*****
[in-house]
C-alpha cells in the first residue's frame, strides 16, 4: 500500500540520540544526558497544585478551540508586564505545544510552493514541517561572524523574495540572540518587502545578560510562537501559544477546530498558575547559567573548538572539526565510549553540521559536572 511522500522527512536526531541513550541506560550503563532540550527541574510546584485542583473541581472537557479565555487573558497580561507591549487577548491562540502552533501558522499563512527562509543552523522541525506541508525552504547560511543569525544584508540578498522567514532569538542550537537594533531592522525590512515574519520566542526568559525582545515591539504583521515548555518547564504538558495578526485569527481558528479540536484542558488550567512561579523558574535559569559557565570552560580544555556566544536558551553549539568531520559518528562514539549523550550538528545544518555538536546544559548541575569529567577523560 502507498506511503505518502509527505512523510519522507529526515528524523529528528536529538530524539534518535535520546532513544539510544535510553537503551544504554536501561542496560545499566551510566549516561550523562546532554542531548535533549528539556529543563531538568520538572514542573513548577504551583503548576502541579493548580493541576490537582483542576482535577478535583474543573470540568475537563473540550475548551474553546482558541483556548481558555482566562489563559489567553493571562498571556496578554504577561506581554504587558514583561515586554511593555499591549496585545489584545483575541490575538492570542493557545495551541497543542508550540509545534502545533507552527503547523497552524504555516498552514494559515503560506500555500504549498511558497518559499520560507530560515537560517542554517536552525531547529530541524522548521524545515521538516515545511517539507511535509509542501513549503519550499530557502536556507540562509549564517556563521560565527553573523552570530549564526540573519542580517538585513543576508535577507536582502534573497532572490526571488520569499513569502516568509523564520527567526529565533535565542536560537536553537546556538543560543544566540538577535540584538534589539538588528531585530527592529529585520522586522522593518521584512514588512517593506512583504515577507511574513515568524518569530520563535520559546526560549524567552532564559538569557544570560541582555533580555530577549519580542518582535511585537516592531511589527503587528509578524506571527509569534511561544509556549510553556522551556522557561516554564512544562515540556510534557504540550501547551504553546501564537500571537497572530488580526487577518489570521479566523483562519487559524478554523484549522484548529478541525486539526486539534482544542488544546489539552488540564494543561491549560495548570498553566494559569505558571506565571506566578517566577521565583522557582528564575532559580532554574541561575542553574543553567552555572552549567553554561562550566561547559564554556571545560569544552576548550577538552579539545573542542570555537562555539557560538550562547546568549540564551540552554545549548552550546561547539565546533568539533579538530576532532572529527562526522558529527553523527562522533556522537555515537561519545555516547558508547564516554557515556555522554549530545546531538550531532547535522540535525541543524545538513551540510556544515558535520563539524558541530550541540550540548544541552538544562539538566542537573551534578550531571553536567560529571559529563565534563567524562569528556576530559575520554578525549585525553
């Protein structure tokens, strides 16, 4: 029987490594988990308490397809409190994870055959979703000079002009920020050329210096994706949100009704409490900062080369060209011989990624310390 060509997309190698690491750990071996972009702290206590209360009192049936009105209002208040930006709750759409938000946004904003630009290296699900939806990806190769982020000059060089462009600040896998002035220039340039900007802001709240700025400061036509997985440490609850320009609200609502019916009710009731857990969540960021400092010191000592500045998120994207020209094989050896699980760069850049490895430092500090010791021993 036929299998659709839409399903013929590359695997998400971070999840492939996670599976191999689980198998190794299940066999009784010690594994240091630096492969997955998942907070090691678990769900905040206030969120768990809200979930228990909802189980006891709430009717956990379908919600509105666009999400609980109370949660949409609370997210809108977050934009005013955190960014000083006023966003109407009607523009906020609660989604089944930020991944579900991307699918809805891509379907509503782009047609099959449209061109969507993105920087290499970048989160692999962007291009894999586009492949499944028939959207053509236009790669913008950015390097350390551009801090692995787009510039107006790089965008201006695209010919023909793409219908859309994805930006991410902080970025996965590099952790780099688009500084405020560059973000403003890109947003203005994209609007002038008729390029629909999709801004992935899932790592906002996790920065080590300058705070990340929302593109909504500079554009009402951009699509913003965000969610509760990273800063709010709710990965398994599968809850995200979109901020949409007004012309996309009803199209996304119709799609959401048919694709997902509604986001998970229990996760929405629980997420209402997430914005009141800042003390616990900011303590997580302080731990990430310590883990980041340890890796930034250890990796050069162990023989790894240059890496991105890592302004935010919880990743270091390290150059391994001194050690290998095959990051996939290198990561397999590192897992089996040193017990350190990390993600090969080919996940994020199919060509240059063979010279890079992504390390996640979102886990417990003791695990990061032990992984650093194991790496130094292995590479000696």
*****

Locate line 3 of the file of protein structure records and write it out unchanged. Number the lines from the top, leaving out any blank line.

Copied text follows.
């Protein structure tokens, strides 16, 4: 029987490594988990308490397809409190994870055959979703000079002009920020050329210096994706949100009704409490900062080369060209011989990624310390 060509997309190698690491750990071996972009702290206590209360009192049936009105209002208040930006709750759409938000946004904003630009290296699900939806990806190769982020000059060089462009600040896998002035220039340039900007802001709240700025400061036509997985440490609850320009609200609502019916009710009731857990969540960021400092010191000592500045998120994207020209094989050896699980760069850049490895430092500090010791021993 036929299998659709839409399903013929590359695997998400971070999840492939996670599976191999689980198998190794299940066999009784010690594994240091630096492969997955998942907070090691678990769900905040206030969120768990809200979930228990909802189980006891709430009717956990379908919600509105666009999400609980109370949660949409609370997210809108977050934009005013955190960014000083006023966003109407009607523009906020609660989604089944930020991944579900991307699918809805891509379907509503782009047609099959449209061109969507993105920087290499970048989160692999962007291009894999586009492949499944028939959207053509236009790669913008950015390097350390551009801090692995787009510039107006790089965008201006695209010919023909793409219908859309994805930006991410902080970025996965590099952790780099688009500084405020560059973000403003890109947003203005994209609007002038008729390029629909999709801004992935899932790592906002996790920065080590300058705070990340929302593109909504500079554009009402951009699509913003965000969610509760990273800063709010709710990965398994599968809850995200979109901020949409007004012309996309009803199209996304119709799609959401048919694709997902509604986001998970229990996760929405629980997420209402997430914005009141800042003390616990900011303590997580302080731990990430310590883990980041340890890796930034250890990796050069162990023989790894240059890496991105890592302004935010919880990743270091390290150059391994001194050690290998095959990051996939290198990561397999590192897992089996040193017990350190990390993600090969080919996940994020199919060509240059063979010279890079992504390390996640979102886990417990003791695990990061032990992984650093194991790496130094292995590479000696």